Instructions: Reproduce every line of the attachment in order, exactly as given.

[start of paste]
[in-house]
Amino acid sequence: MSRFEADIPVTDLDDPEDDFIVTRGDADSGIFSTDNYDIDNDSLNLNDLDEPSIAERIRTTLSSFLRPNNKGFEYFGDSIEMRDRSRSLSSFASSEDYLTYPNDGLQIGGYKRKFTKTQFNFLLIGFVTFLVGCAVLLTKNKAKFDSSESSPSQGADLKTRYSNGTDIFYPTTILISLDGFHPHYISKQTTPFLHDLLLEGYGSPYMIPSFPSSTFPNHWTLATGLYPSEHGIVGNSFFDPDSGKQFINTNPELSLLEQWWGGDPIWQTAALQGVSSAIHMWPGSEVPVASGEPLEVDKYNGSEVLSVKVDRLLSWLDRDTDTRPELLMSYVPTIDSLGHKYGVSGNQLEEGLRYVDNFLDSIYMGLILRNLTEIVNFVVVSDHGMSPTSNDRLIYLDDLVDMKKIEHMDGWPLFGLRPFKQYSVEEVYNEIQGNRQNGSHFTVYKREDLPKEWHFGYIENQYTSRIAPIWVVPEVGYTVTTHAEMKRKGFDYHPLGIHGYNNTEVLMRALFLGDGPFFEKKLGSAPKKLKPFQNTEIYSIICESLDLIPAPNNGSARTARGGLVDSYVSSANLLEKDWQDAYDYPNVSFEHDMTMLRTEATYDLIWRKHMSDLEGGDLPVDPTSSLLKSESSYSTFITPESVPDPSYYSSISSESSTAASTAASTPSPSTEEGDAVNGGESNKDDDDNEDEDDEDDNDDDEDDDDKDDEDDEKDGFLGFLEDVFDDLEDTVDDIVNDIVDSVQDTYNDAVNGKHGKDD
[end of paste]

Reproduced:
[in-house]
Amino acid sequence: MSRFEADIPVTDLDDPEDDFIVTRGDADSGIFSTDNYDIDNDSLNLNDLDEPSIAERIRTTLSSFLRPNNKGFEYFGDSIEMRDRSRSLSSFASSEDYLTYPNDGLQIGGYKRKFTKTQFNFLLIGFVTFLVGCAVLLTKNKAKFDSSESSPSQGADLKTRYSNGTDIFYPTTILISLDGFHPHYISKQTTPFLHDLLLEGYGSPYMIPSFPSSTFPNHWTLATGLYPSEHGIVGNSFFDPDSGKQFINTNPELSLLEQWWGGDPIWQTAALQGVSSAIHMWPGSEVPVASGEPLEVDKYNGSEVLSVKVDRLLSWLDRDTDTRPELLMSYVPTIDSLGHKYGVSGNQLEEGLRYVDNFLDSIYMGLILRNLTEIVNFVVVSDHGMSPTSNDRLIYLDDLVDMKKIEHMDGWPLFGLRPFKQYSVEEVYNEIQGNRQNGSHFTVYKREDLPKEWHFGYIENQYTSRIAPIWVVPEVGYTVTTHAEMKRKGFDYHPLGIHGYNNTEVLMRALFLGDGPFFEKKLGSAPKKLKPFQNTEIYSIICESLDLIPAPNNGSARTARGGLVDSYVSSANLLEKDWQDAYDYPNVSFEHDMTMLRTEATYDLIWRKHMSDLEGGDLPVDPTSSLLKSESSYSTFITPESVPDPSYYSSISSESSTAASTAASTPSPSTEEGDAVNGGESNKDDDDNEDEDDEDDNDDDEDDDDKDDEDDEKDGFLGFLEDVFDDLEDTVDDIVNDIVDSVQDTYNDAVNGKHGKDD